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Check out this awesome footage of a triple-booster rocket launch

United Launch Alliance (ULA) recently used its Delta IV Heavy rocket to deploy a classified satellite for the National Reconnaissance Office.

The triple-booster space vehicle lifted off from Space Launch Complex-6 at the Vandenberg Space Force Base in California on Saturday, September 24.

Tory Bruno, ULA’s CEO and president, on Tuesday shared some cool videos showing the launch from various angles. Take this close-range effort, for example, showing the Delta IV Heavy rocket blasting off from the launchpad, with the camera tracking up as it climbs skyward:

OK. By popular demand, my ultra secret, most favorite spot. #NROL91 pic.twitter.com/OdqaUsPHuC

— Tory Bruno (@torybruno) September 27, 2022

Next up, this incredible slow-motion shot of the rocket’s engines firing up to power the vehicle to space:

Want to see some fire close up from my favorite secret SLC6 viewing spot? (turn up the volume…). #NROL91 pic.twitter.com/Ss3Hzfkcb1

— Tory Bruno (@torybruno) September 26, 2022

More footage from close to the action shows the lift-off through a fish-eye lens:

Here’s a cool fisheye shot for all you flame trench fans. Don’t forget to turn up the sound. #NROL91 pic.twitter.com/yv2JWbCP1w

— Tory Bruno (@torybruno) September 27, 2022

Captured some distance from the launch site, this footage, which switches suddenly from actual speed to slow-motion, also shows the Delta IV Heavy at the start of its journey.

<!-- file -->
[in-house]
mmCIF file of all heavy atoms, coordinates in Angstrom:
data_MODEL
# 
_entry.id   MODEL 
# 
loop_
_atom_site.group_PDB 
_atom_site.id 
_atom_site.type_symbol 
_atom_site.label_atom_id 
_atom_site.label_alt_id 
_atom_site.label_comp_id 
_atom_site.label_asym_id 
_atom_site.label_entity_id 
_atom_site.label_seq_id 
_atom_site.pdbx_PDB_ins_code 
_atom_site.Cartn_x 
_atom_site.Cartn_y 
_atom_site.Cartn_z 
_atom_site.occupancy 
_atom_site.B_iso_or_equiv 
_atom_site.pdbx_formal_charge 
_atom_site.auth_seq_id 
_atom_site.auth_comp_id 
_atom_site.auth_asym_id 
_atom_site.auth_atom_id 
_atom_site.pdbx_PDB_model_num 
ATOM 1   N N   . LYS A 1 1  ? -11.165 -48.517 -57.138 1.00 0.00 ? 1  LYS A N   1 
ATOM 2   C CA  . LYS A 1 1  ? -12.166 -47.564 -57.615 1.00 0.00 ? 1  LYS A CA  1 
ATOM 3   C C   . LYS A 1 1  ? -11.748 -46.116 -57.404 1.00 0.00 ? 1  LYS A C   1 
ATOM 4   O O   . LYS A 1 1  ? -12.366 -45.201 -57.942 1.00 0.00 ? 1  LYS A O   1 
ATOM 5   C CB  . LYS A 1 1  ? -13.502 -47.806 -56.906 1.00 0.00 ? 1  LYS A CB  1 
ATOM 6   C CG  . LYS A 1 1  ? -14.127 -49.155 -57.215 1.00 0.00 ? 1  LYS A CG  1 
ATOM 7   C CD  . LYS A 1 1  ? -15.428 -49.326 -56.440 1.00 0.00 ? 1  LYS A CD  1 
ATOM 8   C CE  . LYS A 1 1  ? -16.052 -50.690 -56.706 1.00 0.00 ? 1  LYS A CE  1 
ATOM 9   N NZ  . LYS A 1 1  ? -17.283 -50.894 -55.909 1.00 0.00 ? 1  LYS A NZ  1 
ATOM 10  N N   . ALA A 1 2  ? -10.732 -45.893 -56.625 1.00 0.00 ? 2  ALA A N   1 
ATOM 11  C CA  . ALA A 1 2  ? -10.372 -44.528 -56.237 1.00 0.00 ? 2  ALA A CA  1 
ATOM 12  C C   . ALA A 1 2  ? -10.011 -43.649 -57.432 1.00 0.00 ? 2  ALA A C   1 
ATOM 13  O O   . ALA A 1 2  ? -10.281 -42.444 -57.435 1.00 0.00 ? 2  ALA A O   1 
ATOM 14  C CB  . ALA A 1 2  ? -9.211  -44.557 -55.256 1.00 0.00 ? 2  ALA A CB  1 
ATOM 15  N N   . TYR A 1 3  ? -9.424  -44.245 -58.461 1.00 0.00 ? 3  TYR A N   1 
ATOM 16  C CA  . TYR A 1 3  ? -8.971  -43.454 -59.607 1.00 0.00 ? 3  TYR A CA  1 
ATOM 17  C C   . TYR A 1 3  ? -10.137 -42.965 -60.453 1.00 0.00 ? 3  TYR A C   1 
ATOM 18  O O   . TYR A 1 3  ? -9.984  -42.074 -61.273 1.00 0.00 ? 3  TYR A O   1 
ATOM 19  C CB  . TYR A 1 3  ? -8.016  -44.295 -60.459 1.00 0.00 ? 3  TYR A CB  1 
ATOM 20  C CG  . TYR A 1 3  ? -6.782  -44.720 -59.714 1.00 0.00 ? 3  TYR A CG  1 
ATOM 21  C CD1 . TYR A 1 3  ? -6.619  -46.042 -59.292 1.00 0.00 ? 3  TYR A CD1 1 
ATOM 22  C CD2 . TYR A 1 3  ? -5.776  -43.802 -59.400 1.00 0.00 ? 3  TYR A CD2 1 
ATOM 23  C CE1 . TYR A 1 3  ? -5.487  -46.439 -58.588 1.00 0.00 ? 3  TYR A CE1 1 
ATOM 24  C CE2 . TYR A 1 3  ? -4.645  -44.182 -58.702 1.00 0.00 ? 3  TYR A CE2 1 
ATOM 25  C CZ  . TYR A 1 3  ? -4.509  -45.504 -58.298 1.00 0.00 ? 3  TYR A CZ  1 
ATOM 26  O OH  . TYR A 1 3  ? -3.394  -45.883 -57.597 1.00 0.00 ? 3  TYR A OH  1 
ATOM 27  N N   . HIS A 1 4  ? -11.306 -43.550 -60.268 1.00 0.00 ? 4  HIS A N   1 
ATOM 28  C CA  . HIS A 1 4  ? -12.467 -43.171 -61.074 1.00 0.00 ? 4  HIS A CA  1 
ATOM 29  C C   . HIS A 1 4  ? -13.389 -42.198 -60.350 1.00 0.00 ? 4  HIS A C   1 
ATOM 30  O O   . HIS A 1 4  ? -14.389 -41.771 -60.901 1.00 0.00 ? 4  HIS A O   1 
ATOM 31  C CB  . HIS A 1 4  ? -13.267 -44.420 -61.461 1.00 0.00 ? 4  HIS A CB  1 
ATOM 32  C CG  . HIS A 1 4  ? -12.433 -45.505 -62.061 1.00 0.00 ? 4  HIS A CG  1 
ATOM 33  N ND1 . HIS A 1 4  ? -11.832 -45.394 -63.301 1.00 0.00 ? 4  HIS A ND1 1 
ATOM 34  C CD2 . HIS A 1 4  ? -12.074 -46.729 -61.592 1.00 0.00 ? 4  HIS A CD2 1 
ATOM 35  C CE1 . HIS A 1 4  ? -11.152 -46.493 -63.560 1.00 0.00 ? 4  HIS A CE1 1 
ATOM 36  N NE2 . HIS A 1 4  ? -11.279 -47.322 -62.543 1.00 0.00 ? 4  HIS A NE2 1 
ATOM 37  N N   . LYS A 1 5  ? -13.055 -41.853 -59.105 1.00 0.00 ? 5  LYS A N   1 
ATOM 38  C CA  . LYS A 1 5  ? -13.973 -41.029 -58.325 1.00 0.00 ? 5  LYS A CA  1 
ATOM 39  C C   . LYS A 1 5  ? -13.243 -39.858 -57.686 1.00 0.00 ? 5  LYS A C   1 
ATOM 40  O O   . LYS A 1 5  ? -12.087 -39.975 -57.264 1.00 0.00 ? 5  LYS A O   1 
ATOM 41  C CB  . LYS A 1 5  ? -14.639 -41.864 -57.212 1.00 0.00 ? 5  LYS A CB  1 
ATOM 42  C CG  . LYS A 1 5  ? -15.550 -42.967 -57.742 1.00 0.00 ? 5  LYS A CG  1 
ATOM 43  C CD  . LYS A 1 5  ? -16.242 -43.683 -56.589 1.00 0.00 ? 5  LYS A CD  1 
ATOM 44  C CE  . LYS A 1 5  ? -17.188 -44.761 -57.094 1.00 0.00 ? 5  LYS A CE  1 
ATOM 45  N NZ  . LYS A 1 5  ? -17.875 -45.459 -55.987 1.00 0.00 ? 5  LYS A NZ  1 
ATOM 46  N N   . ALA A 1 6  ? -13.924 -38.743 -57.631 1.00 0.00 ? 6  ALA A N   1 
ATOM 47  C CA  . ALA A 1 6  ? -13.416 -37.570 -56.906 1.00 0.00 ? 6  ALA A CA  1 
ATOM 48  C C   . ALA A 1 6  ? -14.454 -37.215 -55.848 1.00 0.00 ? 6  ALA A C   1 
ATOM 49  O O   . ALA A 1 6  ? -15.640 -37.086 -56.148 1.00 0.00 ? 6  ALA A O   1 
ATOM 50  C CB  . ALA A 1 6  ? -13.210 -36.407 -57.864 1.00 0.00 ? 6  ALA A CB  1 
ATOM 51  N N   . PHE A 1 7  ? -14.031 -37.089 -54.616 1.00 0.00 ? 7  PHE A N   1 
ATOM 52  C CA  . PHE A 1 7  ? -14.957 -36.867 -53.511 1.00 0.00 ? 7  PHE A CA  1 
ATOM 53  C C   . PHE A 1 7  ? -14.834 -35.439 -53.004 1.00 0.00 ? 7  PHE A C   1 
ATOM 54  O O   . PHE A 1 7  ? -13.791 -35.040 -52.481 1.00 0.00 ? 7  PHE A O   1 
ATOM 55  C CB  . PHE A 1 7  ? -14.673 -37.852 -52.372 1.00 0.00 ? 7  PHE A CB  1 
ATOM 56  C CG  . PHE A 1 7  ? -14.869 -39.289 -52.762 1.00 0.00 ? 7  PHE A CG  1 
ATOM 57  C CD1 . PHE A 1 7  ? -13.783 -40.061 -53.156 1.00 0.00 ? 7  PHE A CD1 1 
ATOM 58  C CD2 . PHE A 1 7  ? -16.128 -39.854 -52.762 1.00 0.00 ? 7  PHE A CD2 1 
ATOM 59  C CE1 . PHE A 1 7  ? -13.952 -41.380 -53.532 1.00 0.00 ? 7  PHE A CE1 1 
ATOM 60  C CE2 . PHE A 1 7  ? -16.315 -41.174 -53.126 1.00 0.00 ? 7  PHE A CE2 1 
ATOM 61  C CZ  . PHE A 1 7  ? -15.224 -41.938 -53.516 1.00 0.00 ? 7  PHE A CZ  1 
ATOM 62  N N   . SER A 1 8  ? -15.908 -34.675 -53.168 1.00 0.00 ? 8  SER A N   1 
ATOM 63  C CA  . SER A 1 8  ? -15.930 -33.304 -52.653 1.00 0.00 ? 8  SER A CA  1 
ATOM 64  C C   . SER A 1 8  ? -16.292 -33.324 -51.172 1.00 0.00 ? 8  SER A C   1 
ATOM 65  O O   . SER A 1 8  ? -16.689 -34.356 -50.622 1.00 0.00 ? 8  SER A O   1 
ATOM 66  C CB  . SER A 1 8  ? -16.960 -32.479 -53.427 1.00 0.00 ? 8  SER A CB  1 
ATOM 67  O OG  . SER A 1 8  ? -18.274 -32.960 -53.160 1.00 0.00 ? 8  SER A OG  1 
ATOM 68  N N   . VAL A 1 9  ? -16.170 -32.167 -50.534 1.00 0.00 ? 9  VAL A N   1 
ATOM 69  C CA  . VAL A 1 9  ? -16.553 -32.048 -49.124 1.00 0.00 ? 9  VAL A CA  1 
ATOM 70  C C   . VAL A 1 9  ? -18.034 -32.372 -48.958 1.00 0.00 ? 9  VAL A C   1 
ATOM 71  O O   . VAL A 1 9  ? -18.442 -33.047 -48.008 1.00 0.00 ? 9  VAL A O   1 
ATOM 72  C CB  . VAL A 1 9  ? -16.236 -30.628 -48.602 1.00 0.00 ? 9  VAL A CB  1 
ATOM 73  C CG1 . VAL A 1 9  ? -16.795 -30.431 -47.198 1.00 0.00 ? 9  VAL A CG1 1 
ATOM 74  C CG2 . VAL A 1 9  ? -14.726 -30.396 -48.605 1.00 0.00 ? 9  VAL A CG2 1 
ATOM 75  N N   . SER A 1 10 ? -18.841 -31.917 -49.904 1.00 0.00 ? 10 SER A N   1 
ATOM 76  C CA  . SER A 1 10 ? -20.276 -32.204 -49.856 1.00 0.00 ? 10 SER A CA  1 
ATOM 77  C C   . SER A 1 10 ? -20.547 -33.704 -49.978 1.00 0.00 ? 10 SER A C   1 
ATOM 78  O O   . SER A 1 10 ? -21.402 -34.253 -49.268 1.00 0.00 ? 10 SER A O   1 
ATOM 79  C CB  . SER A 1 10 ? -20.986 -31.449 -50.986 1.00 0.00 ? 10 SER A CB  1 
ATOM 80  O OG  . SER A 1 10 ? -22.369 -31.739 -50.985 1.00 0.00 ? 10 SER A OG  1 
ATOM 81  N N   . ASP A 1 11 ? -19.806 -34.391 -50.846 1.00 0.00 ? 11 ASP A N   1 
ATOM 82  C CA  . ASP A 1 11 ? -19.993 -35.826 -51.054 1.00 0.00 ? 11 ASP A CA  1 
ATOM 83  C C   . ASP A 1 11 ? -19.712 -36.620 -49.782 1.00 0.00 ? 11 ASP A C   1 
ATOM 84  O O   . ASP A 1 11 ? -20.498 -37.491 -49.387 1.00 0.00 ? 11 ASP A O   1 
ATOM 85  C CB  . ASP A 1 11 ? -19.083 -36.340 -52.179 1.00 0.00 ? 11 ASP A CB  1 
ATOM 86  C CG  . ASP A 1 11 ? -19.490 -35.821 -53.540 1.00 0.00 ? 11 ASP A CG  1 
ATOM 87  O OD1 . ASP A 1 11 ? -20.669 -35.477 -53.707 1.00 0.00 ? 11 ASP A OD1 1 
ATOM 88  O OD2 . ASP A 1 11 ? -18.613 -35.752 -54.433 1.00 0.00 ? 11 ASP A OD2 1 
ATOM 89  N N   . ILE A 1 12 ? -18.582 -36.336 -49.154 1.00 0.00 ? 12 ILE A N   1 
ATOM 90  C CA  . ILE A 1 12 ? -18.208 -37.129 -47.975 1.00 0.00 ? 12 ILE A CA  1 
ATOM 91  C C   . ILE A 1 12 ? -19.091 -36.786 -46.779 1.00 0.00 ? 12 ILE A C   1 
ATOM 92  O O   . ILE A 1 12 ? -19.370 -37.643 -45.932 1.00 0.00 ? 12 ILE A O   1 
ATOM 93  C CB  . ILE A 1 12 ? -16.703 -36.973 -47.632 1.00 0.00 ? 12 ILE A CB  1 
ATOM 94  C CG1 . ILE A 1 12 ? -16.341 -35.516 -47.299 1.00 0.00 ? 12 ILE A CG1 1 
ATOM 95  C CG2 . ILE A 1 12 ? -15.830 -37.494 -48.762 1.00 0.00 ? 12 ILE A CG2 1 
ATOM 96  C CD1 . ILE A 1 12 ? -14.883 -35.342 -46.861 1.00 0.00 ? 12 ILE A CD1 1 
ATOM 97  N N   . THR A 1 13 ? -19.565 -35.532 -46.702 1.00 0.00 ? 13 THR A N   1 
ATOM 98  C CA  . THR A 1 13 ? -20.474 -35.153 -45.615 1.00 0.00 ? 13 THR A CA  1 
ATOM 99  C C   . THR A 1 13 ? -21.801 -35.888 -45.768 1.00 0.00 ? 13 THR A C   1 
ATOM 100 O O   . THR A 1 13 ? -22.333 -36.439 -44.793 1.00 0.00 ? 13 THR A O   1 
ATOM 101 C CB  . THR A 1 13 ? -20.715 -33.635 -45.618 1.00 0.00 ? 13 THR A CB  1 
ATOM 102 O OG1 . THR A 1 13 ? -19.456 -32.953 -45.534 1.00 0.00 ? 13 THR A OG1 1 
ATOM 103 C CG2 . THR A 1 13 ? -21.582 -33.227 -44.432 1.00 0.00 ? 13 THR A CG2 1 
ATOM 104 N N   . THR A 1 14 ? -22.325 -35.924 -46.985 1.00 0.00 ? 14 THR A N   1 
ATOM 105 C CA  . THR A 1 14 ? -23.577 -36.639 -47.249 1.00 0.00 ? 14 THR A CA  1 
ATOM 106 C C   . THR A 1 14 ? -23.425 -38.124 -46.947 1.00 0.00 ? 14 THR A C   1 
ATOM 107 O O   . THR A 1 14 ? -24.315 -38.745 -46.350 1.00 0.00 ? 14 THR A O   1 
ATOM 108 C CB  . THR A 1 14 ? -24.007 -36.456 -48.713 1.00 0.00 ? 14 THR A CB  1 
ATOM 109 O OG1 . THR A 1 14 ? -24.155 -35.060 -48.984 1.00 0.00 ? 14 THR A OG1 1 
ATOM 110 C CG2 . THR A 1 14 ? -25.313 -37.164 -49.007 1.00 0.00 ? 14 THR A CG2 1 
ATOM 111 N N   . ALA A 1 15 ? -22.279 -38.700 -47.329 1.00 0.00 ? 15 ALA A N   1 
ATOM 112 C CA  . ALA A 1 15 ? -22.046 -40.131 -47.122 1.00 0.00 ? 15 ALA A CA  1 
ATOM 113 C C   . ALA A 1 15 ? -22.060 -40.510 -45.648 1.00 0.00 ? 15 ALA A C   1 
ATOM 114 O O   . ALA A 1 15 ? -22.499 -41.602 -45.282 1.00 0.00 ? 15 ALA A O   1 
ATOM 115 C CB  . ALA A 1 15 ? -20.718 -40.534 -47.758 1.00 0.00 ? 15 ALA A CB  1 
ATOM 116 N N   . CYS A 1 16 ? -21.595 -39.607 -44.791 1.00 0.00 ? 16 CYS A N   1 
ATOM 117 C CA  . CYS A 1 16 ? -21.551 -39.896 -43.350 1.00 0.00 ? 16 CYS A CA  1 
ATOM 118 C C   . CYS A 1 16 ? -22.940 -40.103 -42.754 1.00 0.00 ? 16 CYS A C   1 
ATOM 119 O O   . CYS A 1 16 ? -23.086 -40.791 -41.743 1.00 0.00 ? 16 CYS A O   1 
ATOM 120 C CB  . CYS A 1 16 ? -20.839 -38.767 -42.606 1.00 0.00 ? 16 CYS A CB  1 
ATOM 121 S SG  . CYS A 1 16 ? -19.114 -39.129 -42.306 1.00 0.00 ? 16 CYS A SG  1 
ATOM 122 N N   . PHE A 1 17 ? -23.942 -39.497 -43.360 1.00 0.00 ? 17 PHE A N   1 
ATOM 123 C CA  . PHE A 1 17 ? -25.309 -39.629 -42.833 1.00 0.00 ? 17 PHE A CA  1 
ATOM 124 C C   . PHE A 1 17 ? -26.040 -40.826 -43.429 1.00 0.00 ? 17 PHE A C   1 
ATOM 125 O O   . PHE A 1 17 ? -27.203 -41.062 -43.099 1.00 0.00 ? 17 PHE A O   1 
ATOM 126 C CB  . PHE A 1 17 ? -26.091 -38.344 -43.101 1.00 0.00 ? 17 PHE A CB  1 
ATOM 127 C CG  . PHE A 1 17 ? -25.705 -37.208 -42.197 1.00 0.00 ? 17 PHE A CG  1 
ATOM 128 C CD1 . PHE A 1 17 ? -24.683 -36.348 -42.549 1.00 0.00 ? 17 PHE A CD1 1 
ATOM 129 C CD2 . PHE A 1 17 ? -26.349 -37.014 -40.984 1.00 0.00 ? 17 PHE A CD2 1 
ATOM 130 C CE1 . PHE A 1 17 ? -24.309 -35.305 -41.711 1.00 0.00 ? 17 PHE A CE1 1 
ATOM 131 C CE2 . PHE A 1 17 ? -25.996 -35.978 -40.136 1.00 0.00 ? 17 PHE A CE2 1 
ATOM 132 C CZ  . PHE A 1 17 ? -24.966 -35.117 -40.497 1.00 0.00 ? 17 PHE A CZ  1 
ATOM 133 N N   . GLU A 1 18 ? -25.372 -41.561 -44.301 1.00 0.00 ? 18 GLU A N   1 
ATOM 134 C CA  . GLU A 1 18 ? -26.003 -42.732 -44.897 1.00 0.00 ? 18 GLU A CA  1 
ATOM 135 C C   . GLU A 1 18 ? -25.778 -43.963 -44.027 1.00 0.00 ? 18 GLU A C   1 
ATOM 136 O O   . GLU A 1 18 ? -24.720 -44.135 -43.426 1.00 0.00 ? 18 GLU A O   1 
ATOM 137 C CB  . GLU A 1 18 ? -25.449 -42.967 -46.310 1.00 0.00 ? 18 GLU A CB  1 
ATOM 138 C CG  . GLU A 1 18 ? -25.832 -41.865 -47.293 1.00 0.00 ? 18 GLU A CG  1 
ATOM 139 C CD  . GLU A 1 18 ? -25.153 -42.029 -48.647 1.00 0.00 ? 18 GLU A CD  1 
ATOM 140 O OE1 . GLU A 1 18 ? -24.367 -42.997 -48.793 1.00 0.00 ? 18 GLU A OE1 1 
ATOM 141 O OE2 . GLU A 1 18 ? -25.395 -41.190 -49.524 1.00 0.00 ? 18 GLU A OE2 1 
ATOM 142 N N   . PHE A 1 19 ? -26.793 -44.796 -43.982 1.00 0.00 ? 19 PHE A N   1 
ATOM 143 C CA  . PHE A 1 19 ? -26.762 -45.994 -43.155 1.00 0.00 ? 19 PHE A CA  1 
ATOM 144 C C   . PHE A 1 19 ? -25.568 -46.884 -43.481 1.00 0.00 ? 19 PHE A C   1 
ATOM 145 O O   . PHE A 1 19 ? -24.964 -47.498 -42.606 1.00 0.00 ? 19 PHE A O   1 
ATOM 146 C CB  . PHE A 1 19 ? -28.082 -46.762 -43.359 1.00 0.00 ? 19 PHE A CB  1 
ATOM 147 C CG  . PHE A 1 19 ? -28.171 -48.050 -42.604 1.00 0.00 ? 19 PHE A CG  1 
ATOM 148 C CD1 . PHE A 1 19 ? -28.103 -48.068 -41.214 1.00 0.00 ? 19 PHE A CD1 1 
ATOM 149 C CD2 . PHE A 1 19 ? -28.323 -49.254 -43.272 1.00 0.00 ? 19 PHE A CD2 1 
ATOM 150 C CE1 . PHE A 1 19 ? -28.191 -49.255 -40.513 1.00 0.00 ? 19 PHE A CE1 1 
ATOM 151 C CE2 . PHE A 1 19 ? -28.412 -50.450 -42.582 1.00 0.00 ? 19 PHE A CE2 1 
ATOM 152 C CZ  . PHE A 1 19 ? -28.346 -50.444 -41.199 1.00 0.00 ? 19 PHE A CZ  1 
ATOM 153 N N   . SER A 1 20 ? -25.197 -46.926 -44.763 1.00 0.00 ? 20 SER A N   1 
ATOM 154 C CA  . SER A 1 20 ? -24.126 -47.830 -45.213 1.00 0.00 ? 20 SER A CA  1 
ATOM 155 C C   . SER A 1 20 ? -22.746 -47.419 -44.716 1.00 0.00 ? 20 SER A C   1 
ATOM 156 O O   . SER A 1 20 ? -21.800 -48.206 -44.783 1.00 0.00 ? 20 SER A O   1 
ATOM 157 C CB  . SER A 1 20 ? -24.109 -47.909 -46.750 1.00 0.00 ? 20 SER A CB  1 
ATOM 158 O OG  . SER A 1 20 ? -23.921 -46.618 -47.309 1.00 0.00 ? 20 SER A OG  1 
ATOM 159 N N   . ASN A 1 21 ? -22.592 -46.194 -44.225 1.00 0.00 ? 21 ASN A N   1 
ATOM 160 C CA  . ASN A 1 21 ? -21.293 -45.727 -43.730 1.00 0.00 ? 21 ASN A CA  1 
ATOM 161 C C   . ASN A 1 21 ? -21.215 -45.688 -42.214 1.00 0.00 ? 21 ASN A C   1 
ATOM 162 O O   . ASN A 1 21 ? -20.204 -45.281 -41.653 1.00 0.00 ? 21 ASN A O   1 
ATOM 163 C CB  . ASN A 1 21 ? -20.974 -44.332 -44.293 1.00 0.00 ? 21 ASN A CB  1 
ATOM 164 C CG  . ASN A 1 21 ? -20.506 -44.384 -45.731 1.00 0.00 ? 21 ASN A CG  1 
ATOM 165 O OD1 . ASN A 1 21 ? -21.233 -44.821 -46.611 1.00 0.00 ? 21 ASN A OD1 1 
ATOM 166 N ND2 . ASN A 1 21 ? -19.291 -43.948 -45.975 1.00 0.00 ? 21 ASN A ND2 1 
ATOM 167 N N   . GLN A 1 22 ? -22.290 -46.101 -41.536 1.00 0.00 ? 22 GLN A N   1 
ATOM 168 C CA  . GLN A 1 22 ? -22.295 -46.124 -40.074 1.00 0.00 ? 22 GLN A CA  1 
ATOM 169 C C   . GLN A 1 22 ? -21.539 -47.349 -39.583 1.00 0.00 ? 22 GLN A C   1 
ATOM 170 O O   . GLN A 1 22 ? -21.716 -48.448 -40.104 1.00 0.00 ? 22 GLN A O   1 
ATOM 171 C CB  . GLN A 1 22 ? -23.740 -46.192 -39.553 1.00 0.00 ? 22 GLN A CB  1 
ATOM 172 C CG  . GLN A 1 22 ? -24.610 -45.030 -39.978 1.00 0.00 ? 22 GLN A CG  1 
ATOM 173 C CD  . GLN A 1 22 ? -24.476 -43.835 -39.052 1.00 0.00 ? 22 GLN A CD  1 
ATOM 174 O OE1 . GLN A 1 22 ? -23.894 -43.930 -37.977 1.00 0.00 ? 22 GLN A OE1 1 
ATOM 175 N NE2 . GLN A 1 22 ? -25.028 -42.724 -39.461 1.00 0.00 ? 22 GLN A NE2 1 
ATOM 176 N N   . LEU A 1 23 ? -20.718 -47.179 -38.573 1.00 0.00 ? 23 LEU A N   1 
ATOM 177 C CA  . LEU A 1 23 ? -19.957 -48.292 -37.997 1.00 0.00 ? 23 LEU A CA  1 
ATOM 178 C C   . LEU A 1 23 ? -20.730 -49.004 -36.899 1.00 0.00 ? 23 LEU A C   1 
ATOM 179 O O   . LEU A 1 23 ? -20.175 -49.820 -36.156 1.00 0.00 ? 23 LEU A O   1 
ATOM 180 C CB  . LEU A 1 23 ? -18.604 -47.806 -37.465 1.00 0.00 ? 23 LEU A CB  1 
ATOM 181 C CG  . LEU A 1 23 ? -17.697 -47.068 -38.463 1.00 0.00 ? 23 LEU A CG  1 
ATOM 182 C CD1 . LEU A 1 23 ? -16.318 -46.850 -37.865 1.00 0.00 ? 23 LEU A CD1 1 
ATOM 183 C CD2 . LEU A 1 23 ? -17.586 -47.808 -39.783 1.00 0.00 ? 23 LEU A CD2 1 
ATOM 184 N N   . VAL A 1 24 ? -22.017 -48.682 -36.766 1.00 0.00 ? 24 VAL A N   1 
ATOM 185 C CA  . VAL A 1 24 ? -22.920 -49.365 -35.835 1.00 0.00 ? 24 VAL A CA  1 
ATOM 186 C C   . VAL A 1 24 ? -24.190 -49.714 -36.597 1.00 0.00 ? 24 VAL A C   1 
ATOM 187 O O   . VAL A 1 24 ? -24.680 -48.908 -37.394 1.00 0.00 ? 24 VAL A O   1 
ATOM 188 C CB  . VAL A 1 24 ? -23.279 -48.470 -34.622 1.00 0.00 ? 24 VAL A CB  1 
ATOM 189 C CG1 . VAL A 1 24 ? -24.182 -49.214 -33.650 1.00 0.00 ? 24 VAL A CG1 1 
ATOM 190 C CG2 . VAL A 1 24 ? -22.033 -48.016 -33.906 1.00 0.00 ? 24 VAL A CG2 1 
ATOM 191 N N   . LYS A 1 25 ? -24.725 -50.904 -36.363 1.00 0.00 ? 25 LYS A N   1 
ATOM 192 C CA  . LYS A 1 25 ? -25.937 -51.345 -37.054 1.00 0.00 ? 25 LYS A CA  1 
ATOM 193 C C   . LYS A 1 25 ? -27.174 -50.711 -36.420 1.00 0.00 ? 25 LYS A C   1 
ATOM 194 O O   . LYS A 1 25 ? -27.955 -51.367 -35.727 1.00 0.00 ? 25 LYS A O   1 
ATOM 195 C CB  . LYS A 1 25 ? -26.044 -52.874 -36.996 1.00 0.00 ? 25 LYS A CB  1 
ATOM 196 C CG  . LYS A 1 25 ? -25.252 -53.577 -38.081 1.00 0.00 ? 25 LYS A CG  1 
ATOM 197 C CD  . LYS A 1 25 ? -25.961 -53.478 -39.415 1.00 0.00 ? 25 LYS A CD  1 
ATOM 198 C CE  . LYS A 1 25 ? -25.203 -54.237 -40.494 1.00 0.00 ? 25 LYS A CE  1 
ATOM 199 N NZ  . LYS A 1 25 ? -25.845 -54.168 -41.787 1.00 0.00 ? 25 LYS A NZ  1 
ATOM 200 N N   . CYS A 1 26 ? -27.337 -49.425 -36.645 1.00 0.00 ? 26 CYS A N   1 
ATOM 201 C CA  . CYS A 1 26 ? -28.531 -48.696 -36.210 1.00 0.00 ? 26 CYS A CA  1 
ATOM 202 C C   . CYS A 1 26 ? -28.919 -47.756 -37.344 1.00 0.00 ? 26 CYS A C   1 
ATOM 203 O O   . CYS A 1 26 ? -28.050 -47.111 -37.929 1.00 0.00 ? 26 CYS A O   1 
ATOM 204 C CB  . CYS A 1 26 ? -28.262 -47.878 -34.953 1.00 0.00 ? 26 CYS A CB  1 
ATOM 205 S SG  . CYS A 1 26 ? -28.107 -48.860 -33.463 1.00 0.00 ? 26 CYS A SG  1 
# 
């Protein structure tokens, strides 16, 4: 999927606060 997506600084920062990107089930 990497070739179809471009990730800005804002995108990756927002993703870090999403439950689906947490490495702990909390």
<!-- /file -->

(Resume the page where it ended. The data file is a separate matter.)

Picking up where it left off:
Video from the #NROL91 Delta IV Heavy launch yesterday. @ulalaunch @torybruno @SuperclusterHQ pic.twitter.com/taa3Usgo9Z

— Justin Hartney (@justinhartney) September 25, 2022

In all, ULA’s Delta IV rocket has performed 13 successful missions, with the first one taking place in 2007. The rocket is capable of generating 2.1 million pounds of thrust at launch, making it one of the most powerful rockets in use today. However, that power will soon be dwarfed by NASA’s new SLS rocket, which is capable of generating 8.8 million pounds of thrust, and SpaceX’s Super Heavy, which the company says will be able to produce up to 17 million pounds of thrust when it finally gets off the ground.

Saturday’s mission was ULA’s 95th launch of Delta-class rockets from the Vandenberg Space Force Base and its fifth and final Delta IV Heavy launch from the West Coast. Future Delta IV Heavy launches will take place from the Kennedy Space Center in Florida, with the next one scheduled to take place in early 2023.

ULA will, however, continue to operate at the Vandenberg Space Force Base, using it for launches of its under-development Vulcan rocket.

ULA’s next mission is a commercial launch of two telecommunications satellites from the Kennedy Space Center using its Atlas V rocket. It was originally planned for September 30, but Hurricane Ian has forced ULA to set a new target launch date of October 4.

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